Noble Energy Looks Great, But Is The Valuation Too Filling?

By Stephen D. Simpson, CFA | July 11, 2013 AAA

In what has been an extremely iffy year for the E&P sector, Noble Energy (NYSE:NBL) is an outlier in many respects. Not only has the stock done quite well over the past year, but that's even with a gas-heavy reserve base and exposure to the Gulf of Mexico – two things that the market has really soured on in general.

Clearly this is a situation where digging a little deeper is warranted. Noble Energy is doing so well in part because of its very successful drilling program in northern Colorado, it's large gas discoveries off the coast of Israel, and a very compelling outlook for debt-adjusted production growth over the next three to five years. Honestly, the question today doesn't seem to be so much about whether Noble is a top-notch emerging mid-tier energy company, but rather what to pay for all of that.

SEE: Oil And Gas Industry Primer

Oil And Gas, In The Right Places
Noble is still on the smaller side of the “large independent E&P” space, with its 1.2 billion (oil-equivalent) barrels of reserves putting it well behind the likes of Apache (NYSE:APA), Chesapeake (NYSE:CHK), Anadarko (NYSE:APC), and EOG (NYSE:EOG). What's more, it's a gassy company with a lot of development work still to do – about 70% of the booked reserves are natural gas and only about 40% are developed.

But I'm going to argue that this is a case where the numbers don't necessarily tell the full story, or at least not without more digging.

A large chunk of those reserves (nearly 30%) are in the Wattenberg part of the DJ Basin (Colorado), and this has already been shown to be a very high-quality oil formation. Not only has Noble seen good results here so far, it appears as though the resource potential for Noble's acreage could be six times the booked reserves figure (or 2.1B barrels BOE).

Noble has also made major discoveries off the coast of Israel, where it has nearly 400M barrels BOE (or 2.2Tcf) of natural gas reserves across multiple fields. Although U.S. natural gas is none too popular today because of its low price, these fields can send gas to the much higher-value markets of Europe and Asia, and a recent decision by the Israeli government will allow Noble and its partners to export up to 40% of the gas they produce from these fields.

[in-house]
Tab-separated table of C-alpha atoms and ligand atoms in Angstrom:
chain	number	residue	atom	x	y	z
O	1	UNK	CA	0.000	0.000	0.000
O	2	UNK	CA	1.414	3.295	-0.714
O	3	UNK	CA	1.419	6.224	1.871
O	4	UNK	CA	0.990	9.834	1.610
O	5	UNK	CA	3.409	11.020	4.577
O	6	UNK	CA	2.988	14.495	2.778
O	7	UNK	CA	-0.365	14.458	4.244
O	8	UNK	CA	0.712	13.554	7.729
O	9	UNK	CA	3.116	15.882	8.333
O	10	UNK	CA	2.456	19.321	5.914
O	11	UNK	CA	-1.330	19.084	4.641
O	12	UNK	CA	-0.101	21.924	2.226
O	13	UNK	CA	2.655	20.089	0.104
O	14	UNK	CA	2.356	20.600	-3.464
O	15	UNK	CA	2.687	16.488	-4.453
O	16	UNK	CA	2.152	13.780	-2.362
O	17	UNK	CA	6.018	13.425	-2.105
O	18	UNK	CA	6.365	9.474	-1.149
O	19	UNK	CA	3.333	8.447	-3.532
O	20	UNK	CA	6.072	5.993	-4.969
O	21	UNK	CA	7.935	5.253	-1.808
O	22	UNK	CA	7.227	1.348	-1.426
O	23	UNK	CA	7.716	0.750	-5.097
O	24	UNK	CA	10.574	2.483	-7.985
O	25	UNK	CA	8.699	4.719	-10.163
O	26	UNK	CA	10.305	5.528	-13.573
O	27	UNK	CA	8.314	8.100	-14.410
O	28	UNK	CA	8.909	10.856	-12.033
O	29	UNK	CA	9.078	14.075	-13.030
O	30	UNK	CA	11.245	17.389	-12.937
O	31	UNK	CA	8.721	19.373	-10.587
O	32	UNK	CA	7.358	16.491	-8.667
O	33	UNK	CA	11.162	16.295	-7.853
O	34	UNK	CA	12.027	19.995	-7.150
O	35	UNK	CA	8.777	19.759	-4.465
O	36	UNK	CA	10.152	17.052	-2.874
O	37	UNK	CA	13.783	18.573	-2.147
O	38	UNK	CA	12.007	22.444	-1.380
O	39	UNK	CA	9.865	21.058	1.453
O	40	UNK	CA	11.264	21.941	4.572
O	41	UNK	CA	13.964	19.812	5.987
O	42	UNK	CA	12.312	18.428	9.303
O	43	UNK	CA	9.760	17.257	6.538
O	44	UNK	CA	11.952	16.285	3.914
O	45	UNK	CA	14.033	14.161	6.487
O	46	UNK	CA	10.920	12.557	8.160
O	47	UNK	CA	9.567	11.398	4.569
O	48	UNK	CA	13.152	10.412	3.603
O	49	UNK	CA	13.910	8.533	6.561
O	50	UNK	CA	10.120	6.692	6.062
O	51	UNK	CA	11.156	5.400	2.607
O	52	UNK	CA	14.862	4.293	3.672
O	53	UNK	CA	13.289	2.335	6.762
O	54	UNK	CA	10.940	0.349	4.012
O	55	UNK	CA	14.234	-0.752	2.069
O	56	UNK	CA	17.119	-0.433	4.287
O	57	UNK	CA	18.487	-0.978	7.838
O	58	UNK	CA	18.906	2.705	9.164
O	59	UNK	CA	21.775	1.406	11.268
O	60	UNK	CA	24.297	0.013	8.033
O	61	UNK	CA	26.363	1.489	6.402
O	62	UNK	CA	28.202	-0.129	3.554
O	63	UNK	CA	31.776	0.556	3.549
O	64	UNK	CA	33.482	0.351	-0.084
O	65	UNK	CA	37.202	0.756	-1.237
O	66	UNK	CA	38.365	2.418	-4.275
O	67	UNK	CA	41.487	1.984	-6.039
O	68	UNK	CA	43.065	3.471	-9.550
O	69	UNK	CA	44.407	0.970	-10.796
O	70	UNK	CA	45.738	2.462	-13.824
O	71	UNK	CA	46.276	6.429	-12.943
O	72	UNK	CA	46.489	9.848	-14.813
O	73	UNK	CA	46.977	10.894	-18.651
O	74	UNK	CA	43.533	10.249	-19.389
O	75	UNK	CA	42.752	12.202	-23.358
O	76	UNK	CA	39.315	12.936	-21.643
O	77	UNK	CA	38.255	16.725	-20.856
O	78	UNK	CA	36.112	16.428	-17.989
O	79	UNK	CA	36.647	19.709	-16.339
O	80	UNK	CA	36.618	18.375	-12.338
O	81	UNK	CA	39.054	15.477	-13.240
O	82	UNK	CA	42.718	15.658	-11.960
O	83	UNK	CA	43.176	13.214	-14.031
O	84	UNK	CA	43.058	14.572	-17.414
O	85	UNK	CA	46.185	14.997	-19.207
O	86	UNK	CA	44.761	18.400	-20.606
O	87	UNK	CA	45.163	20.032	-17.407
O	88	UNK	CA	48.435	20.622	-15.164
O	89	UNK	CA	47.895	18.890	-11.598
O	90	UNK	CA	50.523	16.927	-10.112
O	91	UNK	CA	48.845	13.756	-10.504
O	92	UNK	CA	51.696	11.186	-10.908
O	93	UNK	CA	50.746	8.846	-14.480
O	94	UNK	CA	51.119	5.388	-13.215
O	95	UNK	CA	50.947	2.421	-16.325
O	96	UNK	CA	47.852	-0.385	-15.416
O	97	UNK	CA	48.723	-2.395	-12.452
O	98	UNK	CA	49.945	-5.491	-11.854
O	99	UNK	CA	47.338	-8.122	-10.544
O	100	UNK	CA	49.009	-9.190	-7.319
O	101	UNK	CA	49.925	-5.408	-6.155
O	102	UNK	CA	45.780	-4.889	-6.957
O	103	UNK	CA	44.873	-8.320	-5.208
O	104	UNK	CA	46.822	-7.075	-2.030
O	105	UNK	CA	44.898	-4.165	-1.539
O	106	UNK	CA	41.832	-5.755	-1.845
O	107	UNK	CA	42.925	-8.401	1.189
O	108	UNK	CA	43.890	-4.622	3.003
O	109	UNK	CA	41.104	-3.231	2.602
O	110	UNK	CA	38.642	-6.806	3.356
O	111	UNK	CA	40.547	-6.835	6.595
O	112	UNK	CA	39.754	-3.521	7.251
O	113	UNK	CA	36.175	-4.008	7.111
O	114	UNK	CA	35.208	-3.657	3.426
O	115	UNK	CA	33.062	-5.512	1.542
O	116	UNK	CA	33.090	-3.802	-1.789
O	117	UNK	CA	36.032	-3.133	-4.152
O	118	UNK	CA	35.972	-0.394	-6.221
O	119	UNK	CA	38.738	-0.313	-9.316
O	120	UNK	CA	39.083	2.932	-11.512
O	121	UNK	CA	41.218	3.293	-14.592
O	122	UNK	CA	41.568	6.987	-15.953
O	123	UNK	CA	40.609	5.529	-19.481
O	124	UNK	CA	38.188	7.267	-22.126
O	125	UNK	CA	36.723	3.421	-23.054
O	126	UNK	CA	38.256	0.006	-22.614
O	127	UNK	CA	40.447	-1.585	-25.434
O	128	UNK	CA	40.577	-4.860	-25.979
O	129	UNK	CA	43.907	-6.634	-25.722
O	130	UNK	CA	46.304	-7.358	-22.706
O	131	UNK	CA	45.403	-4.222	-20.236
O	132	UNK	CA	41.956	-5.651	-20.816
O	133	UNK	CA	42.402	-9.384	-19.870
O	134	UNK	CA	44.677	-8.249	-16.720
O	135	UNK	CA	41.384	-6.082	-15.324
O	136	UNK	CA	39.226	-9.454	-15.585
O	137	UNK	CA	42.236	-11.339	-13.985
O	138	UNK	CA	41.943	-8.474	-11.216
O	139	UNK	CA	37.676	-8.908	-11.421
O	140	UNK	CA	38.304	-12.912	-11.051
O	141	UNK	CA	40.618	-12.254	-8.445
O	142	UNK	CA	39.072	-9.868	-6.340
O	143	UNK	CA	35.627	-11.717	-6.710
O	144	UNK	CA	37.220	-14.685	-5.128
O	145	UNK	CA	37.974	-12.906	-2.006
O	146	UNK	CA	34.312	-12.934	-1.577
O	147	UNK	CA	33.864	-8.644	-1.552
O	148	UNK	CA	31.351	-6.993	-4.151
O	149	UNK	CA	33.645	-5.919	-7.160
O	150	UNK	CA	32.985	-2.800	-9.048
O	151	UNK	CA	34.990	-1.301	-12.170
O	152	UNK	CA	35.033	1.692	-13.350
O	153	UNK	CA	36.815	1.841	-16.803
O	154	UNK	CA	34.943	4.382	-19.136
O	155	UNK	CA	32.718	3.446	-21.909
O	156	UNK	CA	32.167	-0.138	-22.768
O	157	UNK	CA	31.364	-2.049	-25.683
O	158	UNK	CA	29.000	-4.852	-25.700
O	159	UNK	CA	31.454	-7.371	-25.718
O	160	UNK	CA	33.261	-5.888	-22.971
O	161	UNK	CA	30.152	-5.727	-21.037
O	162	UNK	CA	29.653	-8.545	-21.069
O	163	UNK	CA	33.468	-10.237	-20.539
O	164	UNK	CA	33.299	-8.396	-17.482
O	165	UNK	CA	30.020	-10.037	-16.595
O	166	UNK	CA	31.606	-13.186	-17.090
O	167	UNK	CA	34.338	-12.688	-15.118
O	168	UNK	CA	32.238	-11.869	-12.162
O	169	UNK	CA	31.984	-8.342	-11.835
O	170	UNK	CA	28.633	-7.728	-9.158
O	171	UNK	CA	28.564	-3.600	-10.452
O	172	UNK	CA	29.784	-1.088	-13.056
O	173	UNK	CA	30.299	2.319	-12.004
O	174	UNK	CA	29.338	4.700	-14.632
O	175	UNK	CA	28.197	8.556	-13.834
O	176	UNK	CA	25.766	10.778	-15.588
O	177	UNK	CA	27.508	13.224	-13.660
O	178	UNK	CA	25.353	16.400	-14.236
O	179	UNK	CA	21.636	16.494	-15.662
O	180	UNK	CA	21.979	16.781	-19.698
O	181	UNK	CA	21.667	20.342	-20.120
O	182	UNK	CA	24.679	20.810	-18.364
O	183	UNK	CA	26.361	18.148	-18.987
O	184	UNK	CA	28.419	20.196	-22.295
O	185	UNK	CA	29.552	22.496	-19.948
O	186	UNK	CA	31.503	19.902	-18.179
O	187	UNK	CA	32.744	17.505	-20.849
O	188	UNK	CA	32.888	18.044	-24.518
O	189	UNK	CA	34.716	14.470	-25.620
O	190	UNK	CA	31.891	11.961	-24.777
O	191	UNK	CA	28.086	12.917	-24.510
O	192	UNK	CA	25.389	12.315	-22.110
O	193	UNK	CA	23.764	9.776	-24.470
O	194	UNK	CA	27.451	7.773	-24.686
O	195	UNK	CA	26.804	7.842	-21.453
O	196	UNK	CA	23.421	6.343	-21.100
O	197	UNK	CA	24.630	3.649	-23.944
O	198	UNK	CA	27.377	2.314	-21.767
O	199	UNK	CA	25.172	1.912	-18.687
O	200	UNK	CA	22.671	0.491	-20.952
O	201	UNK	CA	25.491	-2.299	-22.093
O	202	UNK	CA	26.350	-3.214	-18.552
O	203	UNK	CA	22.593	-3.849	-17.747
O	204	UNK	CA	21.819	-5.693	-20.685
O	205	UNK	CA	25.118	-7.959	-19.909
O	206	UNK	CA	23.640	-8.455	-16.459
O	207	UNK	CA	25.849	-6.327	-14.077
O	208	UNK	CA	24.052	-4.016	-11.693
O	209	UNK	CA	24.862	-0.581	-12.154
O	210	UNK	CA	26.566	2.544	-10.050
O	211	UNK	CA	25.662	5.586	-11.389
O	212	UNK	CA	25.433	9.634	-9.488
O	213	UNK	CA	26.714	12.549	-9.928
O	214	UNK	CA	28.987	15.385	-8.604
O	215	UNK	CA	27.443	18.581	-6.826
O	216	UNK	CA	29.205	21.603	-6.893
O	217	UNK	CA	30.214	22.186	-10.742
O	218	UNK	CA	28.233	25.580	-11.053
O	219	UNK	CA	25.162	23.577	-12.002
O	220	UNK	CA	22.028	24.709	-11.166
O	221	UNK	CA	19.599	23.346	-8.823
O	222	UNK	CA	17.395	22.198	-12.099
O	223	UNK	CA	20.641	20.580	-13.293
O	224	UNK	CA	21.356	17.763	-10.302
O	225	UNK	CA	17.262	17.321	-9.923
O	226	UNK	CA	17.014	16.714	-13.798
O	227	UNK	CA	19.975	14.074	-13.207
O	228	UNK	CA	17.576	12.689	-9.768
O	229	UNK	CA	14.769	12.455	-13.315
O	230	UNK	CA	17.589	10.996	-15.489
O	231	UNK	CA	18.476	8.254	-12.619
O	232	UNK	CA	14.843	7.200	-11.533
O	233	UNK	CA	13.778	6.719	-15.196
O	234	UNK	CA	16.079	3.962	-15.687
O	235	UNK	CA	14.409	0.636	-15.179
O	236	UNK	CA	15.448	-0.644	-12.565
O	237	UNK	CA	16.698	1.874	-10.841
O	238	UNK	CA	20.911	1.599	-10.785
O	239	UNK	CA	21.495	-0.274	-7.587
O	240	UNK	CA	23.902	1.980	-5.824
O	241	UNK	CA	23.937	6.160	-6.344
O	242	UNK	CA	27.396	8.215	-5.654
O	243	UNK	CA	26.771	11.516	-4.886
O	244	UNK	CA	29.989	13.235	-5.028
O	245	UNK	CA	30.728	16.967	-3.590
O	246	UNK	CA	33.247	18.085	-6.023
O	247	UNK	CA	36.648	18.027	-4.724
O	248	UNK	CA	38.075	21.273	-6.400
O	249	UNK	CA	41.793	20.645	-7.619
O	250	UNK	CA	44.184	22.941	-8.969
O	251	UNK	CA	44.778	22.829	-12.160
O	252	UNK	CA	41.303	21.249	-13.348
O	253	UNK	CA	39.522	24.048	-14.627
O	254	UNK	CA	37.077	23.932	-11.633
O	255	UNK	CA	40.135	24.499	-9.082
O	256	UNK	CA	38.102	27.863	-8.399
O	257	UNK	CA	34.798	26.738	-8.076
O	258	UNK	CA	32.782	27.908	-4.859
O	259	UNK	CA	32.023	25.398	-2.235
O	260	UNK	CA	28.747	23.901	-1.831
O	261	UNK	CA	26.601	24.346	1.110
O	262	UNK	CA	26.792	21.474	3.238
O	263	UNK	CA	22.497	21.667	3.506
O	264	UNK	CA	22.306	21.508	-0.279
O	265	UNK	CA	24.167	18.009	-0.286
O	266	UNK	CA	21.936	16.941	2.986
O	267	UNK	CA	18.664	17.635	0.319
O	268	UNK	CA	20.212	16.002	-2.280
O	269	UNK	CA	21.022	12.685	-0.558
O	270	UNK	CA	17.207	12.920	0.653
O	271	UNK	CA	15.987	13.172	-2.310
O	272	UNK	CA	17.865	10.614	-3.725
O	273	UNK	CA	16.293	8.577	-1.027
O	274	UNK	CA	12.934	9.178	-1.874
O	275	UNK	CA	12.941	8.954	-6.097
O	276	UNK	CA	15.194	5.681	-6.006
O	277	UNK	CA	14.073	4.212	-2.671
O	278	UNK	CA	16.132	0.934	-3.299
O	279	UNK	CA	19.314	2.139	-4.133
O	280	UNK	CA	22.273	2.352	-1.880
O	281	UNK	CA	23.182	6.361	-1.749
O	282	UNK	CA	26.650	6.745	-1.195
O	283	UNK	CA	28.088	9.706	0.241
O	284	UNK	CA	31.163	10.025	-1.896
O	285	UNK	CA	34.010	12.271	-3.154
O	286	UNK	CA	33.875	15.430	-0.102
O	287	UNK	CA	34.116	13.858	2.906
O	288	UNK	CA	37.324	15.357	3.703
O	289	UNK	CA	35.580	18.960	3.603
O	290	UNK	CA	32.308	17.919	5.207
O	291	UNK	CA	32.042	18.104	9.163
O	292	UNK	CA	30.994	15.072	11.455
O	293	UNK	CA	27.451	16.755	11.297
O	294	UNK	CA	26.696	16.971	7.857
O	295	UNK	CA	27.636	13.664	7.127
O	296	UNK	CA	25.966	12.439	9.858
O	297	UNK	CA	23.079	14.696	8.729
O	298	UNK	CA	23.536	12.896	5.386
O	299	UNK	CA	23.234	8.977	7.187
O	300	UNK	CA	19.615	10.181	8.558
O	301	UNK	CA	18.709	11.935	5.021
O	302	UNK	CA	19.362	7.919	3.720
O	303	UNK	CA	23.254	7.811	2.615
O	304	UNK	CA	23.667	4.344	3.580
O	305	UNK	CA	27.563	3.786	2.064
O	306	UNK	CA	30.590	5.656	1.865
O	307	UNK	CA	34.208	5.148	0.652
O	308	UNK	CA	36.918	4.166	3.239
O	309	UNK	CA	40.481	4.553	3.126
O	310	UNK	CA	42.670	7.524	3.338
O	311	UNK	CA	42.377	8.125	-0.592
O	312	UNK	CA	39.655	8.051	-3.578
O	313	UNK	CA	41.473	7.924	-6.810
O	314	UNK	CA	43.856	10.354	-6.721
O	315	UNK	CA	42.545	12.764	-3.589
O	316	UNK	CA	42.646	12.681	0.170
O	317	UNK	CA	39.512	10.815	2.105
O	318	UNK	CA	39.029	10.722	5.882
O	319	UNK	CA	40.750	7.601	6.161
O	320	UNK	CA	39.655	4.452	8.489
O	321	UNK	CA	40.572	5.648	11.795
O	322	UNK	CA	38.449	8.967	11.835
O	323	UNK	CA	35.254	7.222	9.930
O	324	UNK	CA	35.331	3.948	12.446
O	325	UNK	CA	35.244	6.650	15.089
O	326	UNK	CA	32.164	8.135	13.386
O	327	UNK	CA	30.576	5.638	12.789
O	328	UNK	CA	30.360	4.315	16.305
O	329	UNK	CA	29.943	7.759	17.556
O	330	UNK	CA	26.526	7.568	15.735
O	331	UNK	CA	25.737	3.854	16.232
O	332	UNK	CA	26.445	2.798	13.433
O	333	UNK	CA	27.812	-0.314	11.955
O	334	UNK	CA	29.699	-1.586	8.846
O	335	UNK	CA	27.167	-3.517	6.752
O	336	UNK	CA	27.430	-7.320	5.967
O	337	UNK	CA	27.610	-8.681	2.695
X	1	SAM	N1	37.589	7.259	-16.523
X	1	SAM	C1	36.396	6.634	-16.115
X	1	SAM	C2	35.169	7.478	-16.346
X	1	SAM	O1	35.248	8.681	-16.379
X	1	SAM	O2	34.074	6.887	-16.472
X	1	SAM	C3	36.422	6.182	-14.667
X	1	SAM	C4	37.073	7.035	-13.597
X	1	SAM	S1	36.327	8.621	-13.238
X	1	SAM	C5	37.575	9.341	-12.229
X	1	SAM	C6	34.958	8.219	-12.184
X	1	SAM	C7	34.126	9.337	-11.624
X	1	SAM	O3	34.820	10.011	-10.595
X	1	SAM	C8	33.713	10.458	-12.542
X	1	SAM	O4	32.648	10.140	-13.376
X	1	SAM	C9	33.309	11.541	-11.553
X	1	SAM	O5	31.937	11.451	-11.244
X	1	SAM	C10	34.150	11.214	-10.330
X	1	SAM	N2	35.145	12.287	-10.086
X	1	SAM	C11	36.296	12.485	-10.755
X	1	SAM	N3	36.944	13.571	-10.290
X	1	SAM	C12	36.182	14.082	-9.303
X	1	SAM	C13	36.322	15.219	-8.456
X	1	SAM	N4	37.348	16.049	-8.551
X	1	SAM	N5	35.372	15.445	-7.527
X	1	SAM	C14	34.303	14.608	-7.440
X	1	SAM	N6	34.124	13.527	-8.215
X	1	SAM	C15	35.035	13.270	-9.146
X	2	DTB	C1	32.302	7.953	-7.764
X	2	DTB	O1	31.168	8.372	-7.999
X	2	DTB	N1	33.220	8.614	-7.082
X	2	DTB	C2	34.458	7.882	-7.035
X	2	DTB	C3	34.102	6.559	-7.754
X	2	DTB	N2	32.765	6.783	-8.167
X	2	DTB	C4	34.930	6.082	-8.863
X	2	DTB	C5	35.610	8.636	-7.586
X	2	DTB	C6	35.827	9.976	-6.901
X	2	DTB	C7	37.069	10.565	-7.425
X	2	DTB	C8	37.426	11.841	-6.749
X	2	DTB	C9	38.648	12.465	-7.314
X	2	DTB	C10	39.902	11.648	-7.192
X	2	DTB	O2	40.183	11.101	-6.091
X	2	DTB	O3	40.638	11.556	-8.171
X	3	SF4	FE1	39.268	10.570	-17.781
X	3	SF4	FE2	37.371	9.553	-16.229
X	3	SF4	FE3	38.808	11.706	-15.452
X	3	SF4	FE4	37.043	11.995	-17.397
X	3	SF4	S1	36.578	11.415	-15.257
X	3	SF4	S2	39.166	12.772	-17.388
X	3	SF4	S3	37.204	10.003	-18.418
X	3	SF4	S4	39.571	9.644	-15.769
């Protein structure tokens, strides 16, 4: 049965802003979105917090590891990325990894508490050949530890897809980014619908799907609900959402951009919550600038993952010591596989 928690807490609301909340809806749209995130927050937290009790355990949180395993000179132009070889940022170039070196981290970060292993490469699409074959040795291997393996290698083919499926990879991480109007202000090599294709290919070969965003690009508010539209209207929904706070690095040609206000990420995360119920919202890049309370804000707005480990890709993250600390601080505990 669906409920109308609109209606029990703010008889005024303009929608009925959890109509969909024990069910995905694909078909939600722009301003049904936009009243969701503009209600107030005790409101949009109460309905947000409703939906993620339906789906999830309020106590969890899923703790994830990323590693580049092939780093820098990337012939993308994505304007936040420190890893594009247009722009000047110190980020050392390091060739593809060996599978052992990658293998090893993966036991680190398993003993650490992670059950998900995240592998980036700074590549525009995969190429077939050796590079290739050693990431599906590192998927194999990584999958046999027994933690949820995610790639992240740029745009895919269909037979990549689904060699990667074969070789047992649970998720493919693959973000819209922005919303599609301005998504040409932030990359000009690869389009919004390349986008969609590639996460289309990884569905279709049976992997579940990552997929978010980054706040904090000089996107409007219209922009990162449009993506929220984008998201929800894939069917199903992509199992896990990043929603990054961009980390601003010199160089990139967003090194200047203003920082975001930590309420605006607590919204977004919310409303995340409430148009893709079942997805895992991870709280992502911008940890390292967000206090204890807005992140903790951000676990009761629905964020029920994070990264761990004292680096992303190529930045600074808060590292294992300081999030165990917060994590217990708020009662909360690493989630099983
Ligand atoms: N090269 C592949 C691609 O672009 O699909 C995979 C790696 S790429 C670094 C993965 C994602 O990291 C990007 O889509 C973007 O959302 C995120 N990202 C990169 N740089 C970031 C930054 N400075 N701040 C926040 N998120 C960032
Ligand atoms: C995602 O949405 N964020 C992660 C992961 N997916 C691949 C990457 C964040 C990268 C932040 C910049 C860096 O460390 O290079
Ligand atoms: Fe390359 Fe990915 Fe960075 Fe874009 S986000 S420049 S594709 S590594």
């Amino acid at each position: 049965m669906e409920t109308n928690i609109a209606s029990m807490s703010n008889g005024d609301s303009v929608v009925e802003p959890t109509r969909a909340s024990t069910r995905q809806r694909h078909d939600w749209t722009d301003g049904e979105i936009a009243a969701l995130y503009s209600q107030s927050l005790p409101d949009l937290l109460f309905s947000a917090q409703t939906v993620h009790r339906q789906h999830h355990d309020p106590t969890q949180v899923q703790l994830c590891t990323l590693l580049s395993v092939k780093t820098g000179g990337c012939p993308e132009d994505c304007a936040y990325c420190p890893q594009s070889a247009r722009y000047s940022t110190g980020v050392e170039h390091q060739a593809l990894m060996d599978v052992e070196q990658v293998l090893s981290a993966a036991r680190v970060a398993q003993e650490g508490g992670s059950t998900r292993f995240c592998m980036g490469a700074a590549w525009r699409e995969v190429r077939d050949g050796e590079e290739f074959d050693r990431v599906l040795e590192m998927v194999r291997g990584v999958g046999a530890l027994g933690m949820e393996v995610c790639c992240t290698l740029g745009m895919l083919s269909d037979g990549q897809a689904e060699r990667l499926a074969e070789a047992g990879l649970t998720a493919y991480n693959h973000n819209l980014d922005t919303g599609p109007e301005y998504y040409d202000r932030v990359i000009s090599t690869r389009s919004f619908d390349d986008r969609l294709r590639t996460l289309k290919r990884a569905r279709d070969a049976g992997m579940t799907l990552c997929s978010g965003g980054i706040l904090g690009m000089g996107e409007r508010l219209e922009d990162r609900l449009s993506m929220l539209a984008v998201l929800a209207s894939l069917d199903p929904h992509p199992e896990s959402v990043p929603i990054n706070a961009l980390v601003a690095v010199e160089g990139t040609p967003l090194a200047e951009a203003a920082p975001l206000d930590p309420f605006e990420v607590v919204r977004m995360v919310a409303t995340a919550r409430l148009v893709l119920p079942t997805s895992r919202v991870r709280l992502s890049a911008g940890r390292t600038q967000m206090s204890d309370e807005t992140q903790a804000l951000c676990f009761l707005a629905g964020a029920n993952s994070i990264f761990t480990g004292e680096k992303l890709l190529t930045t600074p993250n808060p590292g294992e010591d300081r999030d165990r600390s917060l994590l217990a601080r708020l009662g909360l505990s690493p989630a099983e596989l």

SEE: A Guide To Investing In Oil Markets

Cash Flow Coming, And It Will Be Reinvested At Least In Part In Growth
Between the Wattenberg properties and the Israeli gas fields, Noble is looking at some major production and cash flow growth in the coming years. At least some of this is likely to be reinvested in the business. Noble has exploratory assets in areas like the Faulklands and Western Africa that are worth drilling and should further expand the company's reserve base. What's more, I believe further development and exploration around existing properties in Colorado and Israel is likely to significantly grow the reserve base over the coming years.

A Smart Player
It's not just Noble's reserves and debt-adjusted growth potential that appeal to me. I also like how management structures the company with respect to risk and return maximization.

The company's Wattenberg resources require more expensive drilling procedures (fracking and so on), but experience has generally shown that you get what you pay for – skimping on stages or proppant hurts overall returns. So here is a case where they need to spend money to make money.

On the other hand, the company has de-risked both its Israel and Marcellus assets. Through its Marcellus joint venture with CONSOL (NYSE:CNX), Noble's obligation to help pay for drilling (the “carry payments”) are suspended when natural gas prices are below $4. In Israel, Noble has sold part of its interest to Woodside to not only reduce its capital commitment and diversify risk, but also bring in a company with significant experience in the natural gas world.

The Bottom Line
The only hang-up for me with Noble is what the proper multiple to pay may be. Noble clearly trades at an EV/EBTIDA premium to its comp group, which seems reasonable given its above-average growth potential. Still, it's a question of degree – if Apache is trading below 4x its forward EBITDA and Anadarko and EOG around 5x, what's the right number for Noble? Based on the history of the sector, I'd say 6.5x is about as far as it should go (which suggests a $67 fair value), but then Noble is clearly on the very high end of “above average” in terms of its prospects.

In any case, I would point out that investors may also want to check out high-quality names like Apache, Anadarko, EOG, and Whiting (NYSE:WLL) alongside Noble (with the second and fourth names also exposed to the Wattenberg). I do like Noble and I suspect this could be a case where loosening up on price/value discipline could pay off, but perhaps the shares need to cool off a bit first.

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